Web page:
Heat the olive oil in a saute pan over medium heat. Saute the onion, parsley, and sage for 5-10 minutes until the onion starts to brown. Sprinkle with salt and pepper. Stir in the garlic and cook one minute more.

Add the tomatoes, their liquid, and the tomato paste. Stir and cook an additional 10 minutes, as Kasper states, “to deepen the flavors.”

Add the beans and 1 cup of bean liquid (or water, or stock). Stir and bring the mixture to a simmer. Reduce the heat, cover, and simmer for 30 minutes. Check the beans periodically and add additional bean liquid/water if the mixture starts to dry out. Towards the end of the cooking time, taste and add salt and/or pepper to taste.



Seared broccoli with lemon

Adapted (though just barely) from Lynne Rosetto Kasper’s The Italian Country Table

Serves 3-4

A microplane grater comes in handy here for the lemon zest.

1 bunch broccoli (about 3-4 stalks), stems peeled
2 tablespoons extra-virgin olive oil
Shredded zest of 1 lemon
Salt and freshly ground pepper
Lemon wedges

Slice each broccoli stalk lengthwise into halves or, for particularly thick stalks, thirds. Place a steamer basket in a large pot with one inch of boiling water. Steam the broccoli for three minutes. Remove from steamer basket and rinse with cold water to stop the cooking process.

Heat the olive oil in a large (say, 12-inch) saute pan over medium high heat. Place the broccoli stalks in the pan and saute until they become slightly browned on one side. Pay attention to the heat level so the broccoli browns but the oil does not burn. Sprinkle the broccoli with the lemon zest, salt, and pepper, and turn to brown on the second side. Serve with lemon wedges.


Nothing could replace experiencing such a meal in a rustic Italian farm house, surrounded by tomato fields and olive groves, fire crackling, wine flowing. In her book, Kasper provides a list of Italian guest farms for when the opportunity arises, and until I venture to the hills following her lead, I may never truly understand what Tuscan means. Still, it’s a thrill to able to attempt to manifest the flavors of Italy in my own kitchen.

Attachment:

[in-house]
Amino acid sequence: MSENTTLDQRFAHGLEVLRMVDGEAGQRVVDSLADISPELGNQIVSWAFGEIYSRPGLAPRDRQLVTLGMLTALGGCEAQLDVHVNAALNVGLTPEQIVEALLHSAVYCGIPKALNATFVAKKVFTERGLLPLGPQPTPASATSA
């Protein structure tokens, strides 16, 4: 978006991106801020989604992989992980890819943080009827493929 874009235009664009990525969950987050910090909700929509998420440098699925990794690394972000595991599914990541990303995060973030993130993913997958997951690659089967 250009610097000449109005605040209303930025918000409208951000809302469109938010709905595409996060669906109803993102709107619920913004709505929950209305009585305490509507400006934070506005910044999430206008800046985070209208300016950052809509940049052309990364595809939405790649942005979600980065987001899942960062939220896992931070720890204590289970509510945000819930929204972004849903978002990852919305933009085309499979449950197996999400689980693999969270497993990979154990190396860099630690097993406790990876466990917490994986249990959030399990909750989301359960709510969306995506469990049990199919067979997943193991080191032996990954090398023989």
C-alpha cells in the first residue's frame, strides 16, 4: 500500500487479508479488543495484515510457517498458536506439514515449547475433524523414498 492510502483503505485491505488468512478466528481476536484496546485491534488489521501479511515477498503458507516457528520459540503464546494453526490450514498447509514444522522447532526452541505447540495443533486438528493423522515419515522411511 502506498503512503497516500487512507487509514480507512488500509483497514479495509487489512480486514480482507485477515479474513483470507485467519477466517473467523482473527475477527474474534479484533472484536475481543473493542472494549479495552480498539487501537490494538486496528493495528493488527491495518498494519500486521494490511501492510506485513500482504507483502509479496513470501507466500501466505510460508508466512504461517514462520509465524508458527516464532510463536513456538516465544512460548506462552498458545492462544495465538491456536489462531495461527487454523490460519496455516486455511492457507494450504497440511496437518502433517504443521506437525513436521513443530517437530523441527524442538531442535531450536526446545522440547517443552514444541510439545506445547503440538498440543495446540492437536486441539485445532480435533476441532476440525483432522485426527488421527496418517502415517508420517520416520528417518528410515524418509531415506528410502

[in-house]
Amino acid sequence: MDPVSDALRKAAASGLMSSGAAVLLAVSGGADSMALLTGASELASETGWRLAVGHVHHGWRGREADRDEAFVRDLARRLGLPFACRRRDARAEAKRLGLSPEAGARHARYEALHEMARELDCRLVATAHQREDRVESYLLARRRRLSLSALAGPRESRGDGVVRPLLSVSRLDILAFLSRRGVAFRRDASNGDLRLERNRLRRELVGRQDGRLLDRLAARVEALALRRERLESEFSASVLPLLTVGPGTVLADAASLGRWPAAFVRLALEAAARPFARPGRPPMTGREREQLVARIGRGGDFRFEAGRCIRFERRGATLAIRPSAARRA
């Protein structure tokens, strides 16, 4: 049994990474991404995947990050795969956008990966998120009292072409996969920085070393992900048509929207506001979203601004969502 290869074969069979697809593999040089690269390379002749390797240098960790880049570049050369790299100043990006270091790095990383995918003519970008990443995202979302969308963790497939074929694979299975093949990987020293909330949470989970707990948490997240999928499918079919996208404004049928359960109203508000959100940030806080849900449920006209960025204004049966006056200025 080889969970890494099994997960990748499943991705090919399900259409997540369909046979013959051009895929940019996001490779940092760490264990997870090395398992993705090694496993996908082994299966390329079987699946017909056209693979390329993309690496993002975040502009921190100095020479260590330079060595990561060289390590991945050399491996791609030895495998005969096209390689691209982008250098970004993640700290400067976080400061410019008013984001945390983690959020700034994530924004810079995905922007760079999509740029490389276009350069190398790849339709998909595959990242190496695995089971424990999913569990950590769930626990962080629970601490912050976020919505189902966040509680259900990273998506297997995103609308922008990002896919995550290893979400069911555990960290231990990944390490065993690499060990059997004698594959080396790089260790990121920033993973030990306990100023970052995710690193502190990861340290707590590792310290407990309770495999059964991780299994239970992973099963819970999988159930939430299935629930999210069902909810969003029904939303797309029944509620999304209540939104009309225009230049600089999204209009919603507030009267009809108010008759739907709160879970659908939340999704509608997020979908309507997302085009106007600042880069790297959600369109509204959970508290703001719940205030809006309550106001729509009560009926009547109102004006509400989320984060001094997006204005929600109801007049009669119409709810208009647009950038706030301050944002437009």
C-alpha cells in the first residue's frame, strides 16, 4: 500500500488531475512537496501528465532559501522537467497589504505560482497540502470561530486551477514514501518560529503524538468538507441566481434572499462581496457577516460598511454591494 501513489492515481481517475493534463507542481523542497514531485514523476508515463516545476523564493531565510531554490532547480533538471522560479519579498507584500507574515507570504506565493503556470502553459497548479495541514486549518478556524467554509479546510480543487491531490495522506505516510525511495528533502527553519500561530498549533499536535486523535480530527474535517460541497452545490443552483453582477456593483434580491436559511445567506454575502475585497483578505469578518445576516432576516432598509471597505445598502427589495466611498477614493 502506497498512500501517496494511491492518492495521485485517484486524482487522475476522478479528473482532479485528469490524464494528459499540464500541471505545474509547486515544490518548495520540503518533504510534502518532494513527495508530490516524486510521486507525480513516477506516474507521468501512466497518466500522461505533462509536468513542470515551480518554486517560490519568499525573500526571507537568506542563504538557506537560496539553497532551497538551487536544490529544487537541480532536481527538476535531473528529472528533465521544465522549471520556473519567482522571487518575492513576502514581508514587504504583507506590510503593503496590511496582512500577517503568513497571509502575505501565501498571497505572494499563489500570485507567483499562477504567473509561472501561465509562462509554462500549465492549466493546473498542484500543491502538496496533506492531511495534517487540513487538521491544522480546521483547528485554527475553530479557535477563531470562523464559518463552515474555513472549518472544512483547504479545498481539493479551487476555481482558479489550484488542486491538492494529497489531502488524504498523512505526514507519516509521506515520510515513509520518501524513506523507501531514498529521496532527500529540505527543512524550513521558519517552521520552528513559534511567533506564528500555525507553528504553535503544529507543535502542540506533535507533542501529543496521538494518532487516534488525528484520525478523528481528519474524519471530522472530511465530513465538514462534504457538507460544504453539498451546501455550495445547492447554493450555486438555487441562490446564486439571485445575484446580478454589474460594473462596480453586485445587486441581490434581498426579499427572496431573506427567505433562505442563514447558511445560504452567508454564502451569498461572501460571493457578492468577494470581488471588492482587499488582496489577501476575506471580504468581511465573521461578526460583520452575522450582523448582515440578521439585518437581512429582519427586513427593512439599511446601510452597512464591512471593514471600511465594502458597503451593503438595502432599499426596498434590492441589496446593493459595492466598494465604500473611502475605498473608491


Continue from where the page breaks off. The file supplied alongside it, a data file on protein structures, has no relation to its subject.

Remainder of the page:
{ 6 comments… read them below or add one }

jody April 30, 2011 at 2:56 pm

This looks excellent! I think I’m going to have to try this one!


Asfalto January 25, 2015 at 7:50 am

Its actually going much beettr thanks.. so It might have worked.. Also sipping on the tea Young instructed me; grated ginger, organic lemon, cinamon and boiling hot water.. Wich I actually all had in my fridge!! It tastes as if it warms you from the inside… A feelng that is good to go to bed with :-) Thanks Young!!


online degree bachelor April 20, 2015 at 11:23 am

Ah yes, for this test I used the libfreenect driver. That is a good point however, I think testing the OpenNI driver would provide some interesting results to compare against. I have OpenNI installed, I’ll do it soon! I did no registration/calibration or any other calculations before acquiring those measurements. They’re raw from the depth buffer.


Pamela June 14, 2011 at 1:41 pm

I finally made this last night for dinner using fresh herbs out of the garden and it was divine! I added a bit of fresh oregano as I have so much of it. Everyone but my incredibly picky 5-year-old loved, and my 8-year-old had seconds. We at the leftover polenta this morning for breakfast with honey and fresh strawberries–also out of the garden. Thanks!


Katie June 14, 2011 at 1:53 pm

Hi Pamela – That sounds wonderful! I’m so glad you enjoyed it. I love how you got creative with the leftover polenta, too. Thanks so much for leaving a comment.